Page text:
Meanwhile, at the start of Monday’s negotiations in Minsk, the Belarusian capital, pro-Russian rebels said they would respect Ukraine’s sovereignty in exchange for autonomy reflecting Moscow’s desire to strike a deal at this new round of peace talks, the Associate Press reports, Pro-Russian rebels lower demands in peace talks. The same day, brutal fighting continued in eastern Ukraine with rebels pushing government forces from an airport near Luhansk adding to their military gains. The peace talks follow last week’s meeting between Russian President Vladimir Putin and Ukrainian President Petro Poroshenko. The negotiations involve former Ukrainian President Leonid Kuchma, Russia’s ambassador to Ukraine, an envoy from the Organization for Security and Cooperation in Europe and representatives of the rebels. This round of negotiations are quite different as rebels in a statement carried by Russia’s state run RIA Novosti news agency said they are willing to discuss “the preservation of the united economic, cultural and political space of Ukraine.” However, they demand amnesty and broad local power including being able to appoint their own local law enforcement officials in eastern Ukraine as Crimea is not part of this negotiation. According to RIA Novosti, rebel negotiator Andrei Purgin said the talks lasted for several hours Monday and will continue Friday as parties will discuss a ceasefire and an exchange of prisoners. Russian Foreign Minister Sergey Lavrov told students at at Moscow State Institute of International Relations on Monday: “There will be no military intervention. We call for an exclusively peaceful settlement of this severe crisis, this tragedy.” Ukrainian National Security Council spokesman Col. Andriy Lysenko said on Monday that “not less than four battalions and tactical groups of the Russian armed forces are active in Ukraine.” Fighting in eastern Ukraine between rebels and government forces began a month after the annexation of Crimea in mid-April killing 2,600 people so far and forced 340,000 to flee their homes, the U.N. reports. NATO Secretary General Anders Fogh Rasmussen said Monday regarding a planned summit in Wales to discuss how to protect member nations against Russian aggression: “(This) ensures that we have the right forces and the right equipment in the right place at the right time. Not because NATO wants to attack anyone. But because the dangers and the threats are more present and more visible. And we will do what it takes to defend our allies.”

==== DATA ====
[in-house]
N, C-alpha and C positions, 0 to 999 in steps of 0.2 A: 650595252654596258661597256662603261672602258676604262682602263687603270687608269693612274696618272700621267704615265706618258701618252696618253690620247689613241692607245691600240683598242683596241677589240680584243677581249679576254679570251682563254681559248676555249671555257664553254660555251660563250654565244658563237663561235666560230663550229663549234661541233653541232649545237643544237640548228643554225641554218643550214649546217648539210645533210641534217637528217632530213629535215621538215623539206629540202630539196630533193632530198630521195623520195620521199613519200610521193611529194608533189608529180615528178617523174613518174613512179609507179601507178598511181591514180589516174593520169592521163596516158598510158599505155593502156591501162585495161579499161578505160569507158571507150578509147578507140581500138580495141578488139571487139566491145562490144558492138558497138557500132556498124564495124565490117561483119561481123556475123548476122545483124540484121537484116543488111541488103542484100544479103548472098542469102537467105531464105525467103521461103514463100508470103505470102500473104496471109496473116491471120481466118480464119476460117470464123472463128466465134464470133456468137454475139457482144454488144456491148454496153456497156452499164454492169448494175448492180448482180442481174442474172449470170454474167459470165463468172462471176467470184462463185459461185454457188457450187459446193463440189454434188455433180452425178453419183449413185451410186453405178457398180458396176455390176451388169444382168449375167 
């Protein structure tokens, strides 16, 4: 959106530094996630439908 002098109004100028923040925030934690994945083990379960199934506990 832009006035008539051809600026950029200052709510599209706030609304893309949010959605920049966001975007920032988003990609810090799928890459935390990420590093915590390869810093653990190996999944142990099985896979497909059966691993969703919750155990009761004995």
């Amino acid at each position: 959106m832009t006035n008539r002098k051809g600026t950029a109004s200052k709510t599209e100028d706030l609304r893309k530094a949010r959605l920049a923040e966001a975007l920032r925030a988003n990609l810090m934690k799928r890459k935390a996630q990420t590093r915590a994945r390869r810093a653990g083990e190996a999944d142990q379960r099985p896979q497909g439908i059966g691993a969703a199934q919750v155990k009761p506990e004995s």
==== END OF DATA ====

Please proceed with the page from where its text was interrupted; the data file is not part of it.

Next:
While Ukraine deals with its own insurgency problems, Iraq and other world leaders address the issue of the Islamic State Militants that has overran large parts of Syria and Iraq. Nour al-Maliki, Iraq’s outgoing prim minister, Monday announced during an unannounced visit to Amirli that he would turn his country into “a big grave” for Sunni militants from the Islamic State group and praised security forces for their victory that ended the siege of a the Shiite town, according to Sameer N. Yacoub, Iraqi prime minister pledges to root out militants. In footage on state TV, al-Maliki ordered promotions and awards fro those who fought the battle. He vowed to root out Sunni militants from areas they control in the country. The U.S. airstrikes helped to liberate Amirli and were the first to hit areas where Iranian backed militias were fighting Sunni militants making an unlikely alliance between the U.S. and Shiite militiamen who fought American soldiers in Iraq. Since Aug. 8, the U.S. has conducted 120 airstrikes with aircraft and unmanned drones against the militants focusing on areas bordering self ruled northern Kurdish region where Kurdish forces are fighting militants. Monday, the United Nations reported 1,420 Iraqis have been killed in the violence in August which is down from the previous month. According to Yacoub: “The U.N. mission to Iraq, known as UNAMI, said in its monthly statement that the death toll includes 1,265 civilians and 155 members of Iraq’s security forces. Another 1,370 were wounded, including 1,198 civilians. July’s death toll stood at 1,737 people. In June, 2,400 were killed as Sunni militants swept across the country, the highest figure since at least April 2005.” In Berlin, German Chancellor Angela Merkel defended the decision to send arms to Kurds fighting the Islamic State in Iraq by telling parliament Monday that the group poses a major security threat to Germany and Europe, Noah Barkin reports, Merkel: ISIS Poses Major Risk To Europe. In a speech to the Bundestag lower house, Merkel said, “The far-reaching destabilization of an entire region affects Germany and Europe. Ladies and gentlemen, when terrorists take control of a vast territory to give themselves and other fanatics a base for their acts of terror, then the danger rises for us, then our security interests are affected.” Recent polls show that two out of three Germans think the government should not send arms to Kurdish fighters for fears the arms could end up in the hands of jihadists or could put a target on Germany’s back. However, Merkel in her speech notes over 400 German and hundreds of Europeans have taken up arms to fight alongside Islamic State militants and could return home at any time presenting a threat to Germany. Merkel said, “We faced a choice: not to take any risks, not to deliver (arms) and to accept the spread of terror; or to support those who are desperately but courageously fighting the barbarous terror of ISIS with limited resources. We are aware of the risks of this support, of course we considered them. But we also asked ourselves about the acute risks from ISIS if we do not deliver arms.” In the United Kingdom, Prime Minister David Cameron has laid out his plan to fight the threat posed by the group as returning citizens come home after fighting with the militants, but many doubt if Parliament will go for it, according to Karl Penhaul, Susannah Cullinane and Laura Smith-Spark, Cameron lays out plans to counter UK jihadi threat. Announcing his plan on Monday, Cameron said, “Dealing with this terrorist threat is not just about new powers, it is also about how we combat extremism in all its forms…Passports are not an automatic right. We will introduce specific and targeted legislation to fill this gap by providing the police with a temporary power to seize a passport at the border, during which time they will be able to investigate the individual concerned. This power will include appropriate safeguards and oversight arrangements.” While it will help to stop would be jihadists, Cameron said Britain need measures to prevent foreign fighters from returning. UK authorities estimate 500 Britons have gone to fight in Iraq and Syria with Islamist militants. However, oppositions lawmakers question whether it is legal to do so. The White House spokesman Josh Earnest said, “The most detailed intelligence assessment that I can offer from here is that there is no evidence or indication right now that ISIL is actively plotting to attack the United States homeland.” U.S. Secretary of Homeland Security Jeh Johnson believes while ISIS is not a threat at home, they prove to be a threat to Americans overseas notably the execution of American journalist James Foley and the threats of more killings to follow. Paul Cruickshank, a CNN terrorism analyst, said, “The threat is much greater in the UK, and that’s why you are seeing a raft of new measures in the UK to try and tackle this problem. They are very, very worried that ISIS may try and retaliate in some form or way.” Meanwhile, a U.S. drone strike against senior leaders of Al-Shabaab in southern Somalia Monday highlights continuing concern about extremists around the world. Will Geddes, a security analyst and managing director of International Corporate Protection, told CNN: “You will have various groups working together, sharing resources, sharing capability, and in this particular region, it’s important to try to dismantle it where possible” adding that Somalia’s porous borders mean it presents a particular risk. Daveed Gartenstein-Ross, a senior fellow at the Washington-based Foundation for Defense of Democracies, said it would be “a mistake to take our eye off the ball when it comes it al Qaeda” and warned that the rise of ISIS could aid the terror network. He added: “With ISIS’s rise, it gives al Qaeda a prime opportunity to rebrand itself as being a more rational, more moderate voice of jihadism, and as a result I think there’s a lot of risks of more money channeling into the al Qaeda network.”